When Harvey, a technician for an HVAC contractor, started his day, he had no idea what was in store for him. He was on his way to carry out some routine maintenance on a main air supply fan in a mechanical room located at a large, 20-yr old commercial office building.

When he arrived at the office, he met Bill, a building maintenance worker. Together, they went up to the fan room on the ninth floor of a 10-story building. Most of this floor served building services. In the fan room were several air system distribution fans, dampers, motors, motor controls, and the main air supply fan, which was powered by a motor rated 125 hp, 460V.

Power to the fan motor was supplied through a 200A fused-disconnect switch, which in turn, supplied a Size 5 across-the-line motor controller. After describing the electrical and mechanical arrangement of the installation, Bill put the fan disconnect in the OFF position, deenergizing the system.

The fan motor controller was installed adjacent to the disconnect on a post. On the door of the controller was a RUN-OFF-AUTO selector switch. Harvey turned this switch from the AUTO to the OFF position. As Harvey began his maintenance routine, starting with cleaning of the fan blades, Bill left the fan room and returned to his workshop on the eighth floor.

After the fan was cleaned, Harvey's normal procedure was to rotate the fan blades so he could apply grease to the bearings as the fan slowly rotated. He switched the fan disconnect to the ON position and walked to the front of the contactor enclosure so that he could operate the control switch. As he moved the control switch from the OFF to RUN position, an explosion occurred inside the controller enclosure. The enclosure door seal ruptured, allowing hot gases to blast out. Unfortunately, Harvey was standing in front of the motor-control enclosure, directly in the path of the hot gases. He received first-and second-degree burns to his face and hands.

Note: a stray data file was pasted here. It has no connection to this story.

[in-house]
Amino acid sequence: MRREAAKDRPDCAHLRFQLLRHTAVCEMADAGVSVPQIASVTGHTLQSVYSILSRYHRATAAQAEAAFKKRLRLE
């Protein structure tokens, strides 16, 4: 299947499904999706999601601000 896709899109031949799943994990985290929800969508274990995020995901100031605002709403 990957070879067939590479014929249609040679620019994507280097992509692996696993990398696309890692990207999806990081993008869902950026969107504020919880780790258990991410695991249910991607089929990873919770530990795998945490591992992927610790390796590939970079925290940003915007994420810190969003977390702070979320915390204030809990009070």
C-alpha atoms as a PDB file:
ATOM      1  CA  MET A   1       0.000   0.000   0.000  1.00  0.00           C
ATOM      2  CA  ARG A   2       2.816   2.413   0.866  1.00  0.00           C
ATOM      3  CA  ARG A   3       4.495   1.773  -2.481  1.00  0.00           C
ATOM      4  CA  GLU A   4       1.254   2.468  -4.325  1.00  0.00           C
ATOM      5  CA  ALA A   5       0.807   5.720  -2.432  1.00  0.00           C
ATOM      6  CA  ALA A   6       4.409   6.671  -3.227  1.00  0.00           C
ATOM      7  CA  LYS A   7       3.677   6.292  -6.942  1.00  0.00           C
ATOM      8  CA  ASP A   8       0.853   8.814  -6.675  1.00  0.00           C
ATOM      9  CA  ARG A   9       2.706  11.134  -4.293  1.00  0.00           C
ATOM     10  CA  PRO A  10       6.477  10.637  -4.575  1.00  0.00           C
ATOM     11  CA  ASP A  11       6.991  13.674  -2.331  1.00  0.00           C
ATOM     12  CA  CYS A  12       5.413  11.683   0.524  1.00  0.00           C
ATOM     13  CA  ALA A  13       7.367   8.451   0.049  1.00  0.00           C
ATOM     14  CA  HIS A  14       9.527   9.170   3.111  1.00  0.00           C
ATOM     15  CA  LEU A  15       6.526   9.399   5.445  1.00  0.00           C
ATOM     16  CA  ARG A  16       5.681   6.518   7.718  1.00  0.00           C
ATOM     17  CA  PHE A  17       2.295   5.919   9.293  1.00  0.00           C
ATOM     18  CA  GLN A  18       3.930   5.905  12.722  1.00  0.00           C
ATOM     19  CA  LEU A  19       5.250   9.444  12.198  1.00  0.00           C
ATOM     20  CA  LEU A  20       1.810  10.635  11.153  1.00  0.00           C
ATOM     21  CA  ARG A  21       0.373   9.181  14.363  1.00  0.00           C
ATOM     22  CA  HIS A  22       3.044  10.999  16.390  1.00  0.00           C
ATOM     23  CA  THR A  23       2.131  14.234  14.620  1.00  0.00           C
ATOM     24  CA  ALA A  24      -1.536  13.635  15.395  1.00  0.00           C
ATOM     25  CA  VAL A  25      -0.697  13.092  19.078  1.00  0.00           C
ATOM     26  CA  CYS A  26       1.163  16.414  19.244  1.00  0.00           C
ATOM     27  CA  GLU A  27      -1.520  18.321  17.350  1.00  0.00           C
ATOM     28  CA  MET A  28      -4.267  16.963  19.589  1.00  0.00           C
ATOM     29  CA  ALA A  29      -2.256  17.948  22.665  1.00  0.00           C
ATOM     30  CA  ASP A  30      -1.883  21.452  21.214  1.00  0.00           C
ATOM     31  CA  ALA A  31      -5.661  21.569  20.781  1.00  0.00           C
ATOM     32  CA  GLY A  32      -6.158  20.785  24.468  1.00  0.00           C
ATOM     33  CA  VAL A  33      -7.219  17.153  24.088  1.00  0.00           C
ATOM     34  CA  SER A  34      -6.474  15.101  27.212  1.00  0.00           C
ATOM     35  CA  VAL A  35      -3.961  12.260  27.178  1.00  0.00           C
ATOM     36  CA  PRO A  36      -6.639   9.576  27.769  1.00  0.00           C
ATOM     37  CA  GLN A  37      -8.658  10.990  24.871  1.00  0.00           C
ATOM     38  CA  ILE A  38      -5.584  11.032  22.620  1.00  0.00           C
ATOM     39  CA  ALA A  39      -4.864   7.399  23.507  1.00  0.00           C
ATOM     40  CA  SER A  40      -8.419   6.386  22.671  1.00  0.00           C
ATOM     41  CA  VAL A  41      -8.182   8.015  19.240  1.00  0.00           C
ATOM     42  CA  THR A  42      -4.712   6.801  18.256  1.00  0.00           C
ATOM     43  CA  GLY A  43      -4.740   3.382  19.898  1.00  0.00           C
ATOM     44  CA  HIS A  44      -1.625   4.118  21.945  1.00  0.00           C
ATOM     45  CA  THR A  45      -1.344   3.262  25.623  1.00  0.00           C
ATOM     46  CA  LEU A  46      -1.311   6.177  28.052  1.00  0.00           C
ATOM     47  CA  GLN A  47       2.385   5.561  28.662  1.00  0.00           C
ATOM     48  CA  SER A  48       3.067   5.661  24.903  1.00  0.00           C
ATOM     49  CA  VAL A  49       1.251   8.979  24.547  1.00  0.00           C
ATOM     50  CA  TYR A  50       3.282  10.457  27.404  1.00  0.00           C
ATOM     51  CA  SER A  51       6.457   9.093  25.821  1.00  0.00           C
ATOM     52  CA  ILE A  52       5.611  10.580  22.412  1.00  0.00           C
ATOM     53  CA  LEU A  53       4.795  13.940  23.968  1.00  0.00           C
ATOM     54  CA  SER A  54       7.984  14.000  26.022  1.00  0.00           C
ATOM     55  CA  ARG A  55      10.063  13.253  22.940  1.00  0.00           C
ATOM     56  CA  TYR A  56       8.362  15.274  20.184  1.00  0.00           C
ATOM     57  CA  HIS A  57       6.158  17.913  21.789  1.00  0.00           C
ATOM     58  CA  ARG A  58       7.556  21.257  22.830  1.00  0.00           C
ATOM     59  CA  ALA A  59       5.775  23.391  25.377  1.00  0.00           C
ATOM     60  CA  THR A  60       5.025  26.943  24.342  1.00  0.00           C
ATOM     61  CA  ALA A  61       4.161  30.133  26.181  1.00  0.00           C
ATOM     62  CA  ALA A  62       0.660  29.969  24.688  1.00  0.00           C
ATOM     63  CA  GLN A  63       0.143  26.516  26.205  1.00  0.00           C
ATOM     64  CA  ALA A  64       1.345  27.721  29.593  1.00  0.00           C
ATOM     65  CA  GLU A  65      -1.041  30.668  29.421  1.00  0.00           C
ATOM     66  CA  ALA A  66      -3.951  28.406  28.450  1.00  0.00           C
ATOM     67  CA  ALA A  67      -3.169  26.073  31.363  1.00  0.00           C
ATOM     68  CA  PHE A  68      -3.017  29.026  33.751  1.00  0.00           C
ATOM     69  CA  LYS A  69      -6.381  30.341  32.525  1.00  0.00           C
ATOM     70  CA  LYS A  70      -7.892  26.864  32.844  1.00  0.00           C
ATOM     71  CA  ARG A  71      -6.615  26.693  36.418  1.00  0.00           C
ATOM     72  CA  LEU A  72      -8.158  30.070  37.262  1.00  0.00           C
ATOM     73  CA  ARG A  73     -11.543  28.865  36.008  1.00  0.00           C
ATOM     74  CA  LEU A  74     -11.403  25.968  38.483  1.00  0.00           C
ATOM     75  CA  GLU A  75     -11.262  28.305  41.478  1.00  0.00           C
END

A muffled blast

At about the same time as the controller enclosure explosion was occurring in the fan room, Bill, the building maintenance worker on the eighth floor below, noticed the lights flicker and heard a muffled blast apparently coming from the fan room. As he would later describe the situation, he realized Harvey, the HVAC technician, was working on the fan and something must have malfunctioned. Therefore, he immediately went to a 480/277V panelboard on the 8th floor and attempted to turn off the 225A molded-case circuit breaker that supplied power to the fan. This was a normal procedure, but in this instance, an unfortunate one because a second calamity occurred!

As he moved the circuit-breaker handle from the ON to the OFF position, the circuit breaker exploded and an electrical fault occurred in the panelboard. This catastrophe caused hot gases and molten metal particles to be propelled towards him. He suffered minor burns to his hands and arms.

Both injured workers were taken to the hospital, treated, and released the same day. Fortunately, both workers have recovered and are working at their respective jobs.

What happened?

To determine the cause of this accident, the HVAC contractor's liability insurance company called our forensic engineering firm. A forensic engineer specializes in applying engineering education, specialized training and experience to assist insurance adjusters and attorneys in determining the circumstances surrounding equipment or system failures.